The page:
New Year's Resolutions For Big Food

It was a big year for Big Food. More fast food chains pledged to stop using gestation crates. Country of origin rules -- mandating that meat suppliers label where the animal was born, raised and slaughtered -- took effect. A major food corporation and a fast food chain announced they would stop using artificial dye in some of their products.

Despite certain victories, however, we also saw considerable fails for sustainability and roadblocks to transparency. Voters rejected a ballot measure that would require GMO labeling in Washington state, a study found that one third of seafood is mislabeled and certain restaurants refused to disclose their ingredients.

Here are nine resolutions Big Food should make in 2014:

GMO Labeling: More states should require labels on genetically modified food.
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Last year, Proposition 37, a ballot measure in California that called for mandatory labeling on GMO food, garnered national attention but ultimately failed on election day. This year, GMO labeling failed on the ballot in Washington state. It wasn't all bad in 2013, though. Maine and Connecticut passed laws requiring labels on genetically modified foods, provided certain conditions are met. A HuffPost/YouGov poll from last spring found that 82 percent of Americans want to see genetically modified food labeled, and according to advocacy group Just Label It, that number is high as 92 percent.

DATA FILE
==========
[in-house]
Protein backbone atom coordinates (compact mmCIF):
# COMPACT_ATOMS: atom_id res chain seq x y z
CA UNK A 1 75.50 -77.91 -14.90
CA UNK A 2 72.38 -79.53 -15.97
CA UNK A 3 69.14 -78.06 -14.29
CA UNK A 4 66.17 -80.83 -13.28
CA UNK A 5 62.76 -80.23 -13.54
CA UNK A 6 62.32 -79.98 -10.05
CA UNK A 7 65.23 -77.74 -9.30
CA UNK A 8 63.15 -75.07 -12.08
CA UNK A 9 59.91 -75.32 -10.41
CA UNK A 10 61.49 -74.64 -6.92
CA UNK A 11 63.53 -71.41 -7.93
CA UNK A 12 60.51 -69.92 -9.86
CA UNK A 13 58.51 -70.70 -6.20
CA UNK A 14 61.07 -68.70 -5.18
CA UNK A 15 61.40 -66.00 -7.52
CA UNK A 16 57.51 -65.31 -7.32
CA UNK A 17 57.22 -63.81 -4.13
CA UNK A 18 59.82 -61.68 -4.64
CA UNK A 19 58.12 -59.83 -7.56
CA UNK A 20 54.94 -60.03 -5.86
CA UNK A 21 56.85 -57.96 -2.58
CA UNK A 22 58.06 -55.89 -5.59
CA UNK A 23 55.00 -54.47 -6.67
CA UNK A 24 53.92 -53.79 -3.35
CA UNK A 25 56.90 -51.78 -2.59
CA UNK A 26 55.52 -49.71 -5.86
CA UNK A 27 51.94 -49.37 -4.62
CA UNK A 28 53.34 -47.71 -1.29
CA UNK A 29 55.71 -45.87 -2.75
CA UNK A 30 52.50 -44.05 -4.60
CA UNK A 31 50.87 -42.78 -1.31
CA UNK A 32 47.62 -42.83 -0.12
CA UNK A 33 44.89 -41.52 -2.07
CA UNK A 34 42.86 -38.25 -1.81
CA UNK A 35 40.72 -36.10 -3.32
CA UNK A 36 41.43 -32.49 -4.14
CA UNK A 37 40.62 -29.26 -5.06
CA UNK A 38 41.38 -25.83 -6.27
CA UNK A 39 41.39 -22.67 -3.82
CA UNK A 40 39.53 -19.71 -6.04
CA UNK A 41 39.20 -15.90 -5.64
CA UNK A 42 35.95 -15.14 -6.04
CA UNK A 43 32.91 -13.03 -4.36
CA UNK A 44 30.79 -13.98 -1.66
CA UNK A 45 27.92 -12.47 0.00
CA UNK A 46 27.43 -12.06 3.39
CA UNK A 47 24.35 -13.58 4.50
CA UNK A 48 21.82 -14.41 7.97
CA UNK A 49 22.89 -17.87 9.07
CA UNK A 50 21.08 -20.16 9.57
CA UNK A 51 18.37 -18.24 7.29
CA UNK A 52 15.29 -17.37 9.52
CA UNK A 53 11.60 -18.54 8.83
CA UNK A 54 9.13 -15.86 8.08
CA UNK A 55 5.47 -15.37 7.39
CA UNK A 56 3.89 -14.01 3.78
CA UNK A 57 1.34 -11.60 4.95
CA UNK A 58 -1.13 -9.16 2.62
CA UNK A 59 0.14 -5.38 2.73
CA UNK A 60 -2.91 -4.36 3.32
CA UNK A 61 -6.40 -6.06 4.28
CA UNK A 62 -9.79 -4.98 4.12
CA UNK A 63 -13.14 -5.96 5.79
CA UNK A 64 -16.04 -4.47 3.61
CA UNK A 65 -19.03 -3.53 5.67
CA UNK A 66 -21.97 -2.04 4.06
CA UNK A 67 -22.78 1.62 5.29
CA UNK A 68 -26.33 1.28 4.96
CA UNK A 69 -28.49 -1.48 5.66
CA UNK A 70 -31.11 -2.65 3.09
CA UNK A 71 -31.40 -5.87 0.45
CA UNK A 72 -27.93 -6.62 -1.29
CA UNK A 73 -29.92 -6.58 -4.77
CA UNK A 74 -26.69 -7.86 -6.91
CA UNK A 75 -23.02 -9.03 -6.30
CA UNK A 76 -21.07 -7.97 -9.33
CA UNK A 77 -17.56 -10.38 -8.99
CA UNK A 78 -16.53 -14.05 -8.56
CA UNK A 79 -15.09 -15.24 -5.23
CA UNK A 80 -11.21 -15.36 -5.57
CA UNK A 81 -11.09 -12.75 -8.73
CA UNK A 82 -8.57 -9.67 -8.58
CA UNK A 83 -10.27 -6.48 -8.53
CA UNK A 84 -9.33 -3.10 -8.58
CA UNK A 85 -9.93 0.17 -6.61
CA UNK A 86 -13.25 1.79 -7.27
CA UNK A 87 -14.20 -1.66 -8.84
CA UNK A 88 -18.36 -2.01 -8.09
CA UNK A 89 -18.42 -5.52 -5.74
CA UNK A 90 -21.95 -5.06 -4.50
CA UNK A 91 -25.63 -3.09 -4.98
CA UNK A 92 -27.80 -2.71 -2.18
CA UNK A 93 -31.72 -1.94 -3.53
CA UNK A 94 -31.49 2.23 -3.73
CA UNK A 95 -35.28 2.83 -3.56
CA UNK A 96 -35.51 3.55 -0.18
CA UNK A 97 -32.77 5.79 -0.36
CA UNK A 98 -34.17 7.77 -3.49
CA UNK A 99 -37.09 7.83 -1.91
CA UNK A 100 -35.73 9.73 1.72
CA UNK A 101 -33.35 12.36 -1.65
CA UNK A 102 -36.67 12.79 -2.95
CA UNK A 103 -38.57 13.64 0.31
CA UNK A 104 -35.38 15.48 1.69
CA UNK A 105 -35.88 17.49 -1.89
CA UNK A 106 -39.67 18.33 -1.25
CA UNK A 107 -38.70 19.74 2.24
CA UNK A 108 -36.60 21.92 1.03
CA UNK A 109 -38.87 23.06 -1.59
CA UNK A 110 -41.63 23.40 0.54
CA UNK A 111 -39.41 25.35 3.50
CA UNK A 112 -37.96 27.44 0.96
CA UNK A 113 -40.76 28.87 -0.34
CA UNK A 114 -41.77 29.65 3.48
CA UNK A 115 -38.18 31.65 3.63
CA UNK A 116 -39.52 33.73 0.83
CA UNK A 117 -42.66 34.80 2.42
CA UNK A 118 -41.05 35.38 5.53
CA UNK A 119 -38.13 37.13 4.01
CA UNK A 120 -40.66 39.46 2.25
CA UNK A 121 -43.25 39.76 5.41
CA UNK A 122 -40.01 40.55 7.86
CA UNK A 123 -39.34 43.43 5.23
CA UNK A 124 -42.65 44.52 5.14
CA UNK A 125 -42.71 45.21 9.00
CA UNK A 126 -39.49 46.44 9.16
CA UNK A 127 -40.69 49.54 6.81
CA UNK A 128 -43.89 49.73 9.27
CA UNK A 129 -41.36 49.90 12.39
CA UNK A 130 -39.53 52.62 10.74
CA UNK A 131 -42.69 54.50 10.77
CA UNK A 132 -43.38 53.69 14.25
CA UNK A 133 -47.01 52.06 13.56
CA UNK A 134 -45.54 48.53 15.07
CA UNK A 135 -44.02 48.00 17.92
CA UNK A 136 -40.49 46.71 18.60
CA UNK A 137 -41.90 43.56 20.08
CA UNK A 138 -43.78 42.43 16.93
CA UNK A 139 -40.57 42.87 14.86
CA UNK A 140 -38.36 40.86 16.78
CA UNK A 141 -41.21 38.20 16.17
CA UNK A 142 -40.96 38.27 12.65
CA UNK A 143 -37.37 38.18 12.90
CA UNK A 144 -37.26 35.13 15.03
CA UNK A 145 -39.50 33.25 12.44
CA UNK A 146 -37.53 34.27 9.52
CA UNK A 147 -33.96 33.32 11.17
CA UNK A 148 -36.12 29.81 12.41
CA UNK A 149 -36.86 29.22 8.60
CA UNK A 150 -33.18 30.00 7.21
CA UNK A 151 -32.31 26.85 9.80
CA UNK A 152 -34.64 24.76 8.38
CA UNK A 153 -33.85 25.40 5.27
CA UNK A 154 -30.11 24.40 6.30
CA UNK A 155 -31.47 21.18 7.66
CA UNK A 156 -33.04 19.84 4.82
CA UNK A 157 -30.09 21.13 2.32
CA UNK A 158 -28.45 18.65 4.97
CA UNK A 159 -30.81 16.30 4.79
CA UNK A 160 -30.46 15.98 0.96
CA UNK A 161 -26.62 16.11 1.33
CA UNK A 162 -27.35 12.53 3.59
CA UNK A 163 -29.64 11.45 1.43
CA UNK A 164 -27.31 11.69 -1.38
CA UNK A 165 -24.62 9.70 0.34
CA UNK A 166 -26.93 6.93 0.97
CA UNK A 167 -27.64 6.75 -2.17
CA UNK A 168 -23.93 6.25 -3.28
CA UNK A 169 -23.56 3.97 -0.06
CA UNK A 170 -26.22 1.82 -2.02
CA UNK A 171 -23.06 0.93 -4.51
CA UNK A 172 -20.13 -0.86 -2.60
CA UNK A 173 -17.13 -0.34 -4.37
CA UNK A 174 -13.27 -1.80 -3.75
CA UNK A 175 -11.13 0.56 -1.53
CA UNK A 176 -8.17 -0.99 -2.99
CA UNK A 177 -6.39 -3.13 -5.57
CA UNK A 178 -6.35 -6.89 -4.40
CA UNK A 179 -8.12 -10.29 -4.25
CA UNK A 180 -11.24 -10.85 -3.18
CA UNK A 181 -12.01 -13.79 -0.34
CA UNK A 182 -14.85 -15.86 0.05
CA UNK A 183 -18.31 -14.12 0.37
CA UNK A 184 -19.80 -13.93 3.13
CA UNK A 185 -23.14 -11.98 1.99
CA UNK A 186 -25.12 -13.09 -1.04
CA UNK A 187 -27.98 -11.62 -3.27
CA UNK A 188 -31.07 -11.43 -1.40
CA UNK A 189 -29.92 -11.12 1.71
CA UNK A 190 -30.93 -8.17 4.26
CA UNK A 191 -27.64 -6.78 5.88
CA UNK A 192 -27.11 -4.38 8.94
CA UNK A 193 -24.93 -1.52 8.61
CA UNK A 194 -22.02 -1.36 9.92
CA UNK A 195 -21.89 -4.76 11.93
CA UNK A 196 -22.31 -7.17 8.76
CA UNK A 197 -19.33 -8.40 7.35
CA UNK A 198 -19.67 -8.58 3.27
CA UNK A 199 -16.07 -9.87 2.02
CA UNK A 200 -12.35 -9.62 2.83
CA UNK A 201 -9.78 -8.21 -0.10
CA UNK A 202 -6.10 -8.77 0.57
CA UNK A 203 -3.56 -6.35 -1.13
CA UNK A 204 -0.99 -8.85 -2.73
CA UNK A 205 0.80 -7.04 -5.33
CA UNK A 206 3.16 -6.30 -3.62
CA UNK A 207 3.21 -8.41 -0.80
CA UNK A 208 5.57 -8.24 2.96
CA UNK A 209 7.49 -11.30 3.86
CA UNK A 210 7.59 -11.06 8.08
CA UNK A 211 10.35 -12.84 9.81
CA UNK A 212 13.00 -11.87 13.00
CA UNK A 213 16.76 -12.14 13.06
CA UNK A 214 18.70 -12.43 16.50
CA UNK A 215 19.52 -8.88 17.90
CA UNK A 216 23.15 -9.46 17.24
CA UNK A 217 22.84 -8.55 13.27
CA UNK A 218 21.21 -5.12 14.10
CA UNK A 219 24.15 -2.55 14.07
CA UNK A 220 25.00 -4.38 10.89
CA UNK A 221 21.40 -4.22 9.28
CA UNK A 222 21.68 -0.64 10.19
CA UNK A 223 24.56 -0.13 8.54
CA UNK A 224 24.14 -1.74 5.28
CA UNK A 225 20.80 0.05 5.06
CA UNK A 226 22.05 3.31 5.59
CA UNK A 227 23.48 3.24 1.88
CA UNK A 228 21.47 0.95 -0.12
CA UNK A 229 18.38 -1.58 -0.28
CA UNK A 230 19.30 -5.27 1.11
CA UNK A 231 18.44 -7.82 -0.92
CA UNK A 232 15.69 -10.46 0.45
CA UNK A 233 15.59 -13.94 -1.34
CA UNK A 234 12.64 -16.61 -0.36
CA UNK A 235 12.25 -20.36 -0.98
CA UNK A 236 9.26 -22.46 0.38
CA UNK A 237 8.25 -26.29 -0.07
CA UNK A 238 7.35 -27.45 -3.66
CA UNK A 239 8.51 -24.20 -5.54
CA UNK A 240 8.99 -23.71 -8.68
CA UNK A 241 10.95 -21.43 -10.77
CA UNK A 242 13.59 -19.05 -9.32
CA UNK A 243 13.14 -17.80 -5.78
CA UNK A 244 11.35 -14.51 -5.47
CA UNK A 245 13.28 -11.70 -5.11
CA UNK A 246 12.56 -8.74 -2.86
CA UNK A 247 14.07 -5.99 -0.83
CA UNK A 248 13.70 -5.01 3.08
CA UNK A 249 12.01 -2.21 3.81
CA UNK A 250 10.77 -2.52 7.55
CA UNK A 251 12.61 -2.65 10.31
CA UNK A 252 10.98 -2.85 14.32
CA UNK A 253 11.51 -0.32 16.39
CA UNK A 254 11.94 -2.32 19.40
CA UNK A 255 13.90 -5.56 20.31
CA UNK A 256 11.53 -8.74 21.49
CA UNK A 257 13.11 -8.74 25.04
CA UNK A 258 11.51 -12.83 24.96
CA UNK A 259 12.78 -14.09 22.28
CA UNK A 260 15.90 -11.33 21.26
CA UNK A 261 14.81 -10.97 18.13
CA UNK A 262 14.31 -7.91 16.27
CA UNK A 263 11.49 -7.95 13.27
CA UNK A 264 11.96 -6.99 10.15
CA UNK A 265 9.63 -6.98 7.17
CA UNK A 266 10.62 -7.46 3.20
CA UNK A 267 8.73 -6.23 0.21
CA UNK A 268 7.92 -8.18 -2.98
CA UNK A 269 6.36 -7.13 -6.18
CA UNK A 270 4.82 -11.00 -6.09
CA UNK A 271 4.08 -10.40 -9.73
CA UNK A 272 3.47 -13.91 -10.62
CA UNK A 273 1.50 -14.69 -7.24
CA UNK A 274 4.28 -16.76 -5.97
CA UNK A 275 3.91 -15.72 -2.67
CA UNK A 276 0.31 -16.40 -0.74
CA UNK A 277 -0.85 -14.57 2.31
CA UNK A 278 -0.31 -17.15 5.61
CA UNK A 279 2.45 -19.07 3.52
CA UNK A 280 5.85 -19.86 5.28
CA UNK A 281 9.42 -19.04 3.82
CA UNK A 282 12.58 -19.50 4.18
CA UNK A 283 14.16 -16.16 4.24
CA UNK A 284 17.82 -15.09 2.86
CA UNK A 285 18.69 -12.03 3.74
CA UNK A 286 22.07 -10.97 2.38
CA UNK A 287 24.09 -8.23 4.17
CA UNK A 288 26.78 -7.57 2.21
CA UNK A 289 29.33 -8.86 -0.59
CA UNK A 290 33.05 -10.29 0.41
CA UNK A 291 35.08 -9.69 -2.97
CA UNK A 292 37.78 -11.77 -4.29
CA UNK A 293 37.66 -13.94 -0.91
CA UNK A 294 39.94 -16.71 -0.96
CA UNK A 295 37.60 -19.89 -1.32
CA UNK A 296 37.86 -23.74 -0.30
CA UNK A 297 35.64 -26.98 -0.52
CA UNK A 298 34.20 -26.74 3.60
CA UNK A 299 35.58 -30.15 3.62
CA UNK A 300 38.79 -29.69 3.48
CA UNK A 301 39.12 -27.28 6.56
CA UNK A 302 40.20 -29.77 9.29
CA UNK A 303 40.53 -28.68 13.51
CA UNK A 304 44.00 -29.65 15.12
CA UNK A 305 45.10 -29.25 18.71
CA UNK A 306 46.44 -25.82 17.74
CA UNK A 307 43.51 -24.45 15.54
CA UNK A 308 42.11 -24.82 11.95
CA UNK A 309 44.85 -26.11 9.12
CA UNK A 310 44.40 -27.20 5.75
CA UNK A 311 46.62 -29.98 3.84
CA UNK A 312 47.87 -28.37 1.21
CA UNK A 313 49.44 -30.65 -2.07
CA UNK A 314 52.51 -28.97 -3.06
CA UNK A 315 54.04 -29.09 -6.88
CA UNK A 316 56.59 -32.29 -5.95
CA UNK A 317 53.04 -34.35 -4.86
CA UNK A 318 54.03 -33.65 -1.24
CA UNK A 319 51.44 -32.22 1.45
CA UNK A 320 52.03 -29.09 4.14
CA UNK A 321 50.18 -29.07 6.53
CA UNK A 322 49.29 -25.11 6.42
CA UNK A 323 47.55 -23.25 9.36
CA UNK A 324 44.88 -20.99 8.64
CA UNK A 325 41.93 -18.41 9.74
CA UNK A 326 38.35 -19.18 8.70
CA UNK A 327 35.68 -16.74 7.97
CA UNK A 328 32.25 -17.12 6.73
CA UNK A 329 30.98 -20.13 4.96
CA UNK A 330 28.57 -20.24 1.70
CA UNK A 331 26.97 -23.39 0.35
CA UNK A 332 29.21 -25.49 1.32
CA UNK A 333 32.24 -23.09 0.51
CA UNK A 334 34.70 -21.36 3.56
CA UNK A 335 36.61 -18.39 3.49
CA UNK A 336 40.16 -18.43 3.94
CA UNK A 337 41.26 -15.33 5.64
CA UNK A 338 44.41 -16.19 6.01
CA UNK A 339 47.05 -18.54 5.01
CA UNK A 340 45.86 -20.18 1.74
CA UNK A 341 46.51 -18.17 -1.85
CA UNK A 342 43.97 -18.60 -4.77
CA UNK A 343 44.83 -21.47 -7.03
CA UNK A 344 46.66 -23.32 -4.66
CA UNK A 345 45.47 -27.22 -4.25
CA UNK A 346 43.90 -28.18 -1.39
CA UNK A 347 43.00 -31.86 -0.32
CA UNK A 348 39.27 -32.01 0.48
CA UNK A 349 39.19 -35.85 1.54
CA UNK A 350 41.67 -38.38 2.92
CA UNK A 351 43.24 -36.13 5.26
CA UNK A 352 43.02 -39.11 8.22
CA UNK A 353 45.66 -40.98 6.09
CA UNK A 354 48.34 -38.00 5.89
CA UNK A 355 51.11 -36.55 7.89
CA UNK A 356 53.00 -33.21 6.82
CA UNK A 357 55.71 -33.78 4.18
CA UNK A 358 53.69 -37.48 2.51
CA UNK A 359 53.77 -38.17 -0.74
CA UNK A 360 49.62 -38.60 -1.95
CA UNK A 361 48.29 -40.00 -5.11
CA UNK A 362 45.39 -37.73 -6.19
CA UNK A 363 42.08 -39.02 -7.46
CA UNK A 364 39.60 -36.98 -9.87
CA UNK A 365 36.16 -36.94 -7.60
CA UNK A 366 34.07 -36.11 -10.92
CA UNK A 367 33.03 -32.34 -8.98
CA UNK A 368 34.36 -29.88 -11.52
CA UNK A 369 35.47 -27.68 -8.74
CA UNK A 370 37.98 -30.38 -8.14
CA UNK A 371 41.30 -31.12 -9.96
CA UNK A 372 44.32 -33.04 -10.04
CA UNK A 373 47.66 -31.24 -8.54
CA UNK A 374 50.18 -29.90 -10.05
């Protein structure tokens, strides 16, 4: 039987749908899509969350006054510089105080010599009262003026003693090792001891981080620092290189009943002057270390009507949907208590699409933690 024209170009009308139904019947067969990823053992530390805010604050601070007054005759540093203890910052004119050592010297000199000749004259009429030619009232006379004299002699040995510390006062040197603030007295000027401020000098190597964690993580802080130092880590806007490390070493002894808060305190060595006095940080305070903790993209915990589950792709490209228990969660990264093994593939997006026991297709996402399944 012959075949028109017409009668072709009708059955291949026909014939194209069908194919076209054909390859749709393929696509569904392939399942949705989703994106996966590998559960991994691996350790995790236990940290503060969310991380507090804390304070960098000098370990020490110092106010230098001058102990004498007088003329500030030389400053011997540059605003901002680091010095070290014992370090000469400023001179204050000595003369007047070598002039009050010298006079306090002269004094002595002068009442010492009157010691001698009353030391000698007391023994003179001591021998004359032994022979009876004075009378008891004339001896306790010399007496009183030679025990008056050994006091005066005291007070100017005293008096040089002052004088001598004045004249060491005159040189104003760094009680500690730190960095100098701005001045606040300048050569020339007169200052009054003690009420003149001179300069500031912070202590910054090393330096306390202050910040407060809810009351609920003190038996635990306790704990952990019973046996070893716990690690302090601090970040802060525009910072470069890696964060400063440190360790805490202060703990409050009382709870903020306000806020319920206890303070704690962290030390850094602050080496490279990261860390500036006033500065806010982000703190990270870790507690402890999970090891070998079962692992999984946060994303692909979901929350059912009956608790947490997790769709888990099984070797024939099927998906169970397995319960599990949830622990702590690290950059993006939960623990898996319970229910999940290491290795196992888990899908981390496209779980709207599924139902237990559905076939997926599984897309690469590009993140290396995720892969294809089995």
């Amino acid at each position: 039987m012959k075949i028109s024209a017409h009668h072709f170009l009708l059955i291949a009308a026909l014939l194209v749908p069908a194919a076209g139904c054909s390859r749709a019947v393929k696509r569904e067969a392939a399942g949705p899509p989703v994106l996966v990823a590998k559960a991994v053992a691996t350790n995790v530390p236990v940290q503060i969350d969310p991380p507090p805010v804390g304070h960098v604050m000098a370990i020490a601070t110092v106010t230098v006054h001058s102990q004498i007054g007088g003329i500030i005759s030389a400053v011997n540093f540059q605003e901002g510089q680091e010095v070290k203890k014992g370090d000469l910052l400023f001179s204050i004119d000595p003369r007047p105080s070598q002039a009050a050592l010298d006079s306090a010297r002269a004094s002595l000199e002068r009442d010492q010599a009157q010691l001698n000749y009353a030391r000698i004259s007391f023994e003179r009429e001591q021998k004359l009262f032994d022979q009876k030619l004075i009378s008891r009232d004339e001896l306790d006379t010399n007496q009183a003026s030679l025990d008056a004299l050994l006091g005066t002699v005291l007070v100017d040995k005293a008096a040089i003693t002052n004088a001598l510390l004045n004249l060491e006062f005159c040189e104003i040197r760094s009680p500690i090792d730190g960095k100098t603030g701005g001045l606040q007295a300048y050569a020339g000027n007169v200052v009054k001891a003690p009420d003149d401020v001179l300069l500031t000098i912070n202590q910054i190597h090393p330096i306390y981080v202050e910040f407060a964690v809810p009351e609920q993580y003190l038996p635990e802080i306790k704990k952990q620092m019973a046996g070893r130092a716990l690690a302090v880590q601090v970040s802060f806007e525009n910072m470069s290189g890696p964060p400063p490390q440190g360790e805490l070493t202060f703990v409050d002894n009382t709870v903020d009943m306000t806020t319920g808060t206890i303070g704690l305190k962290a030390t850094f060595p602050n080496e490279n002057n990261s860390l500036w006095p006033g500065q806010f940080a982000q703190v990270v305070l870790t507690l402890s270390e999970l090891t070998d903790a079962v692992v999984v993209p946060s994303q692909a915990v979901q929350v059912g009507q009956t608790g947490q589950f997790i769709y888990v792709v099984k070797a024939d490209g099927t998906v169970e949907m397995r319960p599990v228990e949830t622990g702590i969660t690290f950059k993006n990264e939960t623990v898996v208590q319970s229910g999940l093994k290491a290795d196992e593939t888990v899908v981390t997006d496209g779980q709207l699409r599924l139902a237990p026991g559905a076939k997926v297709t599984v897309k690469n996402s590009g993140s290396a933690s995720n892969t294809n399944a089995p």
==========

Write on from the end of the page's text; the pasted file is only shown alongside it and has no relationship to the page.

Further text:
Higher Fast Food Wages: Fast food employees should be paid higher, fairer wages.
On December 5, thousands of fast food workers went on strike, calling to raise the minimum wage to $15 an hour, significantly more than the current average of $8.94, but still less than it should be, by any account. The Center for Economic and Policy Research estimates that if the minimum wage had kept up with economic growth since 1968, today it would be around $16.50. When it takes a McDonald's employee four months to make what a CEO makes in an hour, you know something is seriously wrong.
Antibiotics In Meat: The FDA should require, not simply suggest, that companies and factory farms tailor the use of antibiotics in animals meant for slaughter.